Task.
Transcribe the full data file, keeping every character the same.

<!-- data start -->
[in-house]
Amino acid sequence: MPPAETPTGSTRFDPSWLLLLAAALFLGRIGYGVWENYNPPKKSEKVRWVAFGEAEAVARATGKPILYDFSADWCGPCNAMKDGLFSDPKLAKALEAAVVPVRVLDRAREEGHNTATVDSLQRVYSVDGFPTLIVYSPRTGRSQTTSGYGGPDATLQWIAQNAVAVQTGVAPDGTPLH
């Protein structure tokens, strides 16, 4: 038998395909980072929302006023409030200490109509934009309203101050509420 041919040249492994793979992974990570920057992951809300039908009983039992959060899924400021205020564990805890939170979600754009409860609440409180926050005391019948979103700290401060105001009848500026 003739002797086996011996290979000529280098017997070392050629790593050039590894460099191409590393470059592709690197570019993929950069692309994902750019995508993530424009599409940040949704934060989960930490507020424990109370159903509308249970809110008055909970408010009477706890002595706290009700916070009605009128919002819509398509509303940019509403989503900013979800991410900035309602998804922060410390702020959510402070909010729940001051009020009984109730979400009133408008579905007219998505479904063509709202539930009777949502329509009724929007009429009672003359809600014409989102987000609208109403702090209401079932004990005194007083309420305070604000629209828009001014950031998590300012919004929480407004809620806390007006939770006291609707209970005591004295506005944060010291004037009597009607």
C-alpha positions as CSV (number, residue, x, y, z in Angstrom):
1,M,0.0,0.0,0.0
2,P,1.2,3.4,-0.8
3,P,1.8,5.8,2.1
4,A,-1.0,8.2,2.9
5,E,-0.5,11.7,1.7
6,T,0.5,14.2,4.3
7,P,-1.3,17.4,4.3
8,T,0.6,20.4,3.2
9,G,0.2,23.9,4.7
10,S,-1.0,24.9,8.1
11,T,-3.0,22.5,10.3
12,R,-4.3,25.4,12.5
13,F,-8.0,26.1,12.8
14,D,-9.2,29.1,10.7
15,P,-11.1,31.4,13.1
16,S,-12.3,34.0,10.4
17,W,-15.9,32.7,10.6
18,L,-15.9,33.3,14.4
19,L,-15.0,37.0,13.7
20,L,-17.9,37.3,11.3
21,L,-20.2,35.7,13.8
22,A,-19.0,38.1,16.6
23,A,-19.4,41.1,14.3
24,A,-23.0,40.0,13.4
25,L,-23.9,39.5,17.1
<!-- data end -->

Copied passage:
[in-house]
Amino acid sequence: MPPAETPTGSTRFDPSWLLLLAAALFLGRIGYGVWENYNPPKKSEKVRWVAFGEAEAVARATGKPILYDFSADWCGPCNAMKDGLFSDPKLAKALEAAVVPVRVLDRAREEGHNTATVDSLQRVYSVDGFPTLIVYSPRTGRSQTTSGYGGPDATLQWIAQNAVAVQTGVAPDGTPLH
């Protein structure tokens, strides 16, 4: 038998395909980072929302006023409030200490109509934009309203101050509420 041919040249492994793979992974990570920057992951809300039908009983039992959060899924400021205020564990805890939170979600754009409860609440409180926050005391019948979103700290401060105001009848500026 003739002797086996011996290979000529280098017997070392050629790593050039590894460099191409590393470059592709690197570019993929950069692309994902750019995508993530424009599409940040949704934060989960930490507020424990109370159903509308249970809110008055909970408010009477706890002595706290009700916070009605009128919002819509398509509303940019509403989503900013979800991410900035309602998804922060410390702020959510402070909010729940001051009020009984109730979400009133408008579905007219998505479904063509709202539930009777949502329509009724929007009429009672003359809600014409989102987000609208109403702090209401079932004990005194007083309420305070604000629209828009001014950031998590300012919004929480407004809620806390007006939770006291609707209970005591004295506005944060010291004037009597009607």
C-alpha positions as CSV (number, residue, x, y, z in Angstrom):
1,M,0.0,0.0,0.0
2,P,1.2,3.4,-0.8
3,P,1.8,5.8,2.1
4,A,-1.0,8.2,2.9
5,E,-0.5,11.7,1.7
6,T,0.5,14.2,4.3
7,P,-1.3,17.4,4.3
8,T,0.6,20.4,3.2
9,G,0.2,23.9,4.7
10,S,-1.0,24.9,8.1
11,T,-3.0,22.5,10.3
12,R,-4.3,25.4,12.5
13,F,-8.0,26.1,12.8
14,D,-9.2,29.1,10.7
15,P,-11.1,31.4,13.1
16,S,-12.3,34.0,10.4
17,W,-15.9,32.7,10.6
18,L,-15.9,33.3,14.4
19,L,-15.0,37.0,13.7
20,L,-17.9,37.3,11.3
21,L,-20.2,35.7,13.8
22,A,-19.0,38.1,16.6
23,A,-19.4,41.1,14.3
24,A,-23.0,40.0,13.4
25,L,-23.9,39.5,17.1